I’ve made more mistakes in my HR career than I care to remember. I could probably write a book.
It’s funny to think about your mistakes, because invariably every person takes those mistakes and tries to turn them into some type of lesson learned.
It’s a classic interview question: “Mr. Sackett, tell me about the biggest mistake in your career. What did you learn from it?”
I’ve even asked this when interviewing others.
A nauseating response
Just once I want someone to answer:
“Well, besides coming to this lame interview, I’d have to say drinking my way through college, getting average grades, and having to take positions like these are probably my biggest ones. What I’ve learned is that all those high school kids in band and on the debate team really were smarter than me, and in hindsight, my ability to be third team all-conference point guard probably didn’t get me into the career I was hoping for.”
But it never happens. No one is really honest about his or her mistakes, because in making mistakes you do something stupid, and you would rather not share that with anyone.
So, we come up with answers like:
“My biggest mistake was working too hard on a project with my last employer and not getting others involved. I learned that while you can get the project done on time by yourself, you need to include everyone.”
That kind of answer makes me vomit. And somehow we as HR pros accept that answer and move on to the next question. It’s almost like that question was just a test to see if you were stupid enough to actually tell us the truth and brighten our day.
But I do have a favorite HR mistake.
My favorite HR mistake
Here’s my all-time favorite HR mistake: Telling someone to leave a position he truly enjoyed to go after more money and a promotion.
When I started my career, I gave myself 12 years to become a vice president. It seemed like a logical goal at the time, but in hindsight it’s stupid. It took me 16 years, and only after I realized it no longer mattered did I finally reach that level.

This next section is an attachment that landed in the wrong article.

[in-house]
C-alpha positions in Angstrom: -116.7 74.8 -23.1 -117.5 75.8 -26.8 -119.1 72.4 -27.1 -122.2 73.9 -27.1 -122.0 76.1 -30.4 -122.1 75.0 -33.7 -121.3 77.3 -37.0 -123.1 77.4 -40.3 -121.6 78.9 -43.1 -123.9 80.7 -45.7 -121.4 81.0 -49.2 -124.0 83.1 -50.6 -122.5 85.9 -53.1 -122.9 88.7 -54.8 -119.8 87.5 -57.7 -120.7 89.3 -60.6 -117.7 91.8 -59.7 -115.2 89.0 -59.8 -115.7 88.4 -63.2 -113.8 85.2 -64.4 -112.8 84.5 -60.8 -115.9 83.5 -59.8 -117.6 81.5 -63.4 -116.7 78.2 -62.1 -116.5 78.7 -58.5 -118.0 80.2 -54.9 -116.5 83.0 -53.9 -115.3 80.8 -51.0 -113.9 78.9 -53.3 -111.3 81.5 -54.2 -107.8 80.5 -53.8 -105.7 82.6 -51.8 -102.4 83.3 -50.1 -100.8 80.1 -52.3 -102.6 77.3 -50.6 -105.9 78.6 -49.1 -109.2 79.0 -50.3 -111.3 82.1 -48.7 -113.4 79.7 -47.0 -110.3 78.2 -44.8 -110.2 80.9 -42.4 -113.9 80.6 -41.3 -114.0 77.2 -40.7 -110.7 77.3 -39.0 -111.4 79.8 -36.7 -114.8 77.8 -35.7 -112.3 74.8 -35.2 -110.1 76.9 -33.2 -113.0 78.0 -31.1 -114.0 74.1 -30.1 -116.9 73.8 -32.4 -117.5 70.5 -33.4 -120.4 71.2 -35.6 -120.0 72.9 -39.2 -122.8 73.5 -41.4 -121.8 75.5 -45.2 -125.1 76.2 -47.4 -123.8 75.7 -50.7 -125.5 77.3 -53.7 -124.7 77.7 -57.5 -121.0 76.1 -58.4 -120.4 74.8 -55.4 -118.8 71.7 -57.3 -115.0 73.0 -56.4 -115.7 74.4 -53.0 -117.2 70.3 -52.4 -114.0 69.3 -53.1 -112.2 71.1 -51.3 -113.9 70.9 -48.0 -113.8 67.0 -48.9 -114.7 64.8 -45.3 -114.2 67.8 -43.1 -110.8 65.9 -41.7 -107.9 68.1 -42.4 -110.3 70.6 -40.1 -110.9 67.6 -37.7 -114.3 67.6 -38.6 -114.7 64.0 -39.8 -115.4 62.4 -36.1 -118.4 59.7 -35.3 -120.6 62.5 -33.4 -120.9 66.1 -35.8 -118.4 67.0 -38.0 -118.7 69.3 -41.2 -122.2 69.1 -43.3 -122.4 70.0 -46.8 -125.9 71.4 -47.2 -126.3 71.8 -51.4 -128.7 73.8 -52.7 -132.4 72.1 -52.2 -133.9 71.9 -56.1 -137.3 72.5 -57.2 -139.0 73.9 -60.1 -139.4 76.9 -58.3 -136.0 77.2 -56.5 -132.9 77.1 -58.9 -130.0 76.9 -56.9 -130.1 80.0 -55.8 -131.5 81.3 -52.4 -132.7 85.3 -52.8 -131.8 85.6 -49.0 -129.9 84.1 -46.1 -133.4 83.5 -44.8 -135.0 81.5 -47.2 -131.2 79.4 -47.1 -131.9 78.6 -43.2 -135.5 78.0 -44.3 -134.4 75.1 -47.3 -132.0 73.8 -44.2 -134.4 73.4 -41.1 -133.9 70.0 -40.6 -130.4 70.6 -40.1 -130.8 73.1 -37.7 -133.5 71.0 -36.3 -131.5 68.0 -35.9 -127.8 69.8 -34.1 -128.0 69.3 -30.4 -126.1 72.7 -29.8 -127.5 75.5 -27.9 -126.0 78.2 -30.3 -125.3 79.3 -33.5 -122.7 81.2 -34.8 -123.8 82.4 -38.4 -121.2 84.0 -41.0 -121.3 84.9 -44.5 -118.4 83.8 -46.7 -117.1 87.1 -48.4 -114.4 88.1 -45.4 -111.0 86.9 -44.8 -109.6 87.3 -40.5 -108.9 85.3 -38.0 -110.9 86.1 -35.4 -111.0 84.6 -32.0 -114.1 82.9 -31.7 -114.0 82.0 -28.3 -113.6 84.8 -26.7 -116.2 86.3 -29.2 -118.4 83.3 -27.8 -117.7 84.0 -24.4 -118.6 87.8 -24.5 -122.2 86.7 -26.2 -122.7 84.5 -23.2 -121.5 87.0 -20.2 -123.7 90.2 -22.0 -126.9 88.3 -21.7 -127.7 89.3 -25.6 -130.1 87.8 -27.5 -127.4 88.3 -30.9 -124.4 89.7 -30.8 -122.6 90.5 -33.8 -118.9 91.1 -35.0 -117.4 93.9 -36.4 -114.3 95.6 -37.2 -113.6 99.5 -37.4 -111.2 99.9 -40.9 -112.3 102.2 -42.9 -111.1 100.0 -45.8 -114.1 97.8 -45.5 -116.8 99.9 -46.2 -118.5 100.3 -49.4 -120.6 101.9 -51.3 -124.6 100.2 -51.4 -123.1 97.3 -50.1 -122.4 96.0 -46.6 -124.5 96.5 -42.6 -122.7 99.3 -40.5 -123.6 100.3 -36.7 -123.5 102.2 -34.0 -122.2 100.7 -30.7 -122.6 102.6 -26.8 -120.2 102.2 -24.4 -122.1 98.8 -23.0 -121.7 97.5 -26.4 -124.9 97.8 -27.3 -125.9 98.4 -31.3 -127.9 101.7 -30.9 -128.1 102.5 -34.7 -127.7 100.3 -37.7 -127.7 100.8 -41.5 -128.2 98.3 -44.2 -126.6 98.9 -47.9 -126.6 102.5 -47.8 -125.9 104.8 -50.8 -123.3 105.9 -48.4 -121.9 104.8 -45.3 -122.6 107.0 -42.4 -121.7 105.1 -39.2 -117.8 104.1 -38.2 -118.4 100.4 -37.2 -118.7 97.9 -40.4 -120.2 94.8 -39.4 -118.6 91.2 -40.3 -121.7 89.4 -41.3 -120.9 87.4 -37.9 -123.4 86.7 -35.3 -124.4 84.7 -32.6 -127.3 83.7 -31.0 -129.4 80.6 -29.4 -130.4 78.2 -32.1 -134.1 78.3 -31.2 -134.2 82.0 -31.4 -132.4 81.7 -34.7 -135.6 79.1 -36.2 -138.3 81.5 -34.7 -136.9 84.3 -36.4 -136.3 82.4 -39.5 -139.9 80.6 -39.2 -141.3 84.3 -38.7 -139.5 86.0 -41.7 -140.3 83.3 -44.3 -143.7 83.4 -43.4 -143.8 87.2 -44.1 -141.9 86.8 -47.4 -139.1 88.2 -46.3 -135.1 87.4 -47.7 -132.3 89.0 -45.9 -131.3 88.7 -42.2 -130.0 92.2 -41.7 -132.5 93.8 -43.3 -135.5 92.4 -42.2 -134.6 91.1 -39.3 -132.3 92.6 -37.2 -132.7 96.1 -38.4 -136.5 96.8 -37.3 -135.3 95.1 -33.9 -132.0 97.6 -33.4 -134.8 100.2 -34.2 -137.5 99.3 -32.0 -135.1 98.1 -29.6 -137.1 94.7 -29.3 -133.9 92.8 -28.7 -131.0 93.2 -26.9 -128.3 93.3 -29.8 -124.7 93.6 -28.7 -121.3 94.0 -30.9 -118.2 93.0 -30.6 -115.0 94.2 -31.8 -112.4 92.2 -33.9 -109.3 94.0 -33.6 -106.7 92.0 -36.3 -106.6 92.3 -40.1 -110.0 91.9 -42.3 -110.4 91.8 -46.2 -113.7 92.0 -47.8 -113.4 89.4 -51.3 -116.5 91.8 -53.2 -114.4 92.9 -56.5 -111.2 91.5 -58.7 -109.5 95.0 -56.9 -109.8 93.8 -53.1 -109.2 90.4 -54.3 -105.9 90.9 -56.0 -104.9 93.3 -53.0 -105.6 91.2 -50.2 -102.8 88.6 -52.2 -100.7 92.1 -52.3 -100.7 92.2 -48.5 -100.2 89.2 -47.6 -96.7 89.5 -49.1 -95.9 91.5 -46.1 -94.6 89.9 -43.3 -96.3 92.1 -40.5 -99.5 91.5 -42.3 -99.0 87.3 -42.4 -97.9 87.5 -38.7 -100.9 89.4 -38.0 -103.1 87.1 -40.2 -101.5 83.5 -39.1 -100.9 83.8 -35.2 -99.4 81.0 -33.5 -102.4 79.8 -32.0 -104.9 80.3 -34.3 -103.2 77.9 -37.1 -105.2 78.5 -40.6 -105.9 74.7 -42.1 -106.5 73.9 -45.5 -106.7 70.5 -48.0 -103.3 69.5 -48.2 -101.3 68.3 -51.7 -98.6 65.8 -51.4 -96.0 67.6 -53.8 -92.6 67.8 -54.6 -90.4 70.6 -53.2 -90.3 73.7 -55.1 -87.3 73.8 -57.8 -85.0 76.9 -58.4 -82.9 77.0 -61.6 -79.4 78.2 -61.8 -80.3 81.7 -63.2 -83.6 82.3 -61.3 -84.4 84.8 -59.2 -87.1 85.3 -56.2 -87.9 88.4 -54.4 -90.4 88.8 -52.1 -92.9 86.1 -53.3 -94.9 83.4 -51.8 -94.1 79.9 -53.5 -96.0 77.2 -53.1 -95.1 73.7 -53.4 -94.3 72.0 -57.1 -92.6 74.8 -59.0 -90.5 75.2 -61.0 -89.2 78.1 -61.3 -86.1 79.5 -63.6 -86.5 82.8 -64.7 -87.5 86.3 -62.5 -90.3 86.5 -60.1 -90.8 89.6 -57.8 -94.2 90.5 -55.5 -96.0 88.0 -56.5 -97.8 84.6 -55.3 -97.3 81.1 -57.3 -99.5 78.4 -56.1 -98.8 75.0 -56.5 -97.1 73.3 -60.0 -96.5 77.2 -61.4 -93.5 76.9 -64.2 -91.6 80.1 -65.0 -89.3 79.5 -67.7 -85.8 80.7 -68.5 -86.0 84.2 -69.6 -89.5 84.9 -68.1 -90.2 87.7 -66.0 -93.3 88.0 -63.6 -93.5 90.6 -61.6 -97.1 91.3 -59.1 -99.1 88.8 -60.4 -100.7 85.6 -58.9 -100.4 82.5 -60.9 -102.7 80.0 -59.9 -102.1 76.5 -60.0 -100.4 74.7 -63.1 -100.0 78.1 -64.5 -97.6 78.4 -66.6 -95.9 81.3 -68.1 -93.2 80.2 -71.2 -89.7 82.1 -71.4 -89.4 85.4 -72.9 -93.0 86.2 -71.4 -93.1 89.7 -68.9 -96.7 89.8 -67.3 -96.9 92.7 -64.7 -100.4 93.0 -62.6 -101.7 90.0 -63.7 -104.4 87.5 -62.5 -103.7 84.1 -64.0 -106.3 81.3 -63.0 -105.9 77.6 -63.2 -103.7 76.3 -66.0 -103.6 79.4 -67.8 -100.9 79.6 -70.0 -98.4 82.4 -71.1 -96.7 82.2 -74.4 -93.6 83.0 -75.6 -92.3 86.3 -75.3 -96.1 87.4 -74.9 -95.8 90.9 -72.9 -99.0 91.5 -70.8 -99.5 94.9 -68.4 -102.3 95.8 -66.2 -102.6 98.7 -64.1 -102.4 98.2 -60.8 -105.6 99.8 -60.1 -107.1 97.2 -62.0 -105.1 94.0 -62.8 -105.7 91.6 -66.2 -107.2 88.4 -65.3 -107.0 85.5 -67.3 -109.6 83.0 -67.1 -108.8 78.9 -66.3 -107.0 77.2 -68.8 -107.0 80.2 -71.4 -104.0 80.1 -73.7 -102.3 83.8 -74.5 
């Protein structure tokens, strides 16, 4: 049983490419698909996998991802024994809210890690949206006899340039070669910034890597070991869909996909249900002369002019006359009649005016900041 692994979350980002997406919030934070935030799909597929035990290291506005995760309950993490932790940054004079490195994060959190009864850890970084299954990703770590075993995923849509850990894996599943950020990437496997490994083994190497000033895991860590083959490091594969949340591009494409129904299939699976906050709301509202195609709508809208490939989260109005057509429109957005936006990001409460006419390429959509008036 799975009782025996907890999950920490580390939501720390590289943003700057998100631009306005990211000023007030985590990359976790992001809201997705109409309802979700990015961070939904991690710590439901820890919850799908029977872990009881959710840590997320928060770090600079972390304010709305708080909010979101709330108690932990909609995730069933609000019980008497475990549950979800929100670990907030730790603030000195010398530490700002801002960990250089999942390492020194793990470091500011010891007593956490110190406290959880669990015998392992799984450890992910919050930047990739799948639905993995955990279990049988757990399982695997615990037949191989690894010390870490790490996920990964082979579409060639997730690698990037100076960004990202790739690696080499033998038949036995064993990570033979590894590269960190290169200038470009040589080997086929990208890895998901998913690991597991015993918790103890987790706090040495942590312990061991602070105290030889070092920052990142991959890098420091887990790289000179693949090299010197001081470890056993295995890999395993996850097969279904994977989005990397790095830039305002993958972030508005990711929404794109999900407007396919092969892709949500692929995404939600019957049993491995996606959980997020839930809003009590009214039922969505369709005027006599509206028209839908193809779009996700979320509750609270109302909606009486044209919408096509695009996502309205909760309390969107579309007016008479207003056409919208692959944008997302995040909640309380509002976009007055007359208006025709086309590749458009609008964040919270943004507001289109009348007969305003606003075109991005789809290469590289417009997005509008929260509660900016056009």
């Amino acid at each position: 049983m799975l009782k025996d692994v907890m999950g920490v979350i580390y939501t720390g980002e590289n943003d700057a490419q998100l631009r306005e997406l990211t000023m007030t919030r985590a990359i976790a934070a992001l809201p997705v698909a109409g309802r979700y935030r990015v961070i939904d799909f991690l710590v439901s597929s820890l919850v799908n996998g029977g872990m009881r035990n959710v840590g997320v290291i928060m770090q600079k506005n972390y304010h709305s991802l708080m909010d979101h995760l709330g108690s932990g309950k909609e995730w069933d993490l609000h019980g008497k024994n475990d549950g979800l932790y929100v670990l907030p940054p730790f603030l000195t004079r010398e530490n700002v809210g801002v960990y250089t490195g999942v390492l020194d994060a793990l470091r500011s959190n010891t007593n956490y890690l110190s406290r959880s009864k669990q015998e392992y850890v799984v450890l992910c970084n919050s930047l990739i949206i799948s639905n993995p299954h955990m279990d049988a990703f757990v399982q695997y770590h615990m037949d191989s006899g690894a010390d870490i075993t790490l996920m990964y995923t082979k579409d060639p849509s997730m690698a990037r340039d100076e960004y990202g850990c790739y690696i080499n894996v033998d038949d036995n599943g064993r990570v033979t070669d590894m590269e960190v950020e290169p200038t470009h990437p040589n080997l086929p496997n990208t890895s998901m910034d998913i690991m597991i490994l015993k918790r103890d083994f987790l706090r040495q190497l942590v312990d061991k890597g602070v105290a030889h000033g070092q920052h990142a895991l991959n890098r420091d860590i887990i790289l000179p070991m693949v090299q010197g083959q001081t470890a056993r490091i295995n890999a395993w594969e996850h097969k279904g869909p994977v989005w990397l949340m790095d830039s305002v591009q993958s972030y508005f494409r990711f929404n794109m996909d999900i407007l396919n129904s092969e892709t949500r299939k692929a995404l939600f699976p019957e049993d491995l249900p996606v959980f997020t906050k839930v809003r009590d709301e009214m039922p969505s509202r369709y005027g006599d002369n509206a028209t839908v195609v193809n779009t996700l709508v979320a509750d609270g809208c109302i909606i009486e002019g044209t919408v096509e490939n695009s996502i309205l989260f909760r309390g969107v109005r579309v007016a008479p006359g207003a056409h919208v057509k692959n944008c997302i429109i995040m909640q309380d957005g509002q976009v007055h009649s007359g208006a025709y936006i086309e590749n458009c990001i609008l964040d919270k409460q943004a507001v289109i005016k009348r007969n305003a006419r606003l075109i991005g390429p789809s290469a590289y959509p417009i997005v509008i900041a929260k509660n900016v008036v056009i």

Two of my friends recently had opportunities to leave organizations and positions they liked, and I gave them both the same advice: You can’t come close to measuring the value of truly liking the job you have, so answer this one question: Do you love what you are doing and who you are doing it for?
If the answer is yes, stay put. It’s that simple.
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I finally learned my lesson
In my career, I’ve left two positions where I loved the organizations and what I did for them. Both times I left to take promotional opportunities with other companies. Both times I made the wrong decision. That’s a tough mistake to make twice.
I used to give out this advice: Go ahead and leave because you’re going to have more than 10 jobs in your life, and you might as well move up as fast as you can.
I don’t give that advice any more. In fact, I now try to talk people out of taking new jobs!
We all hope we can learn from our mistakes. Once in a while, I actually do learn from mine.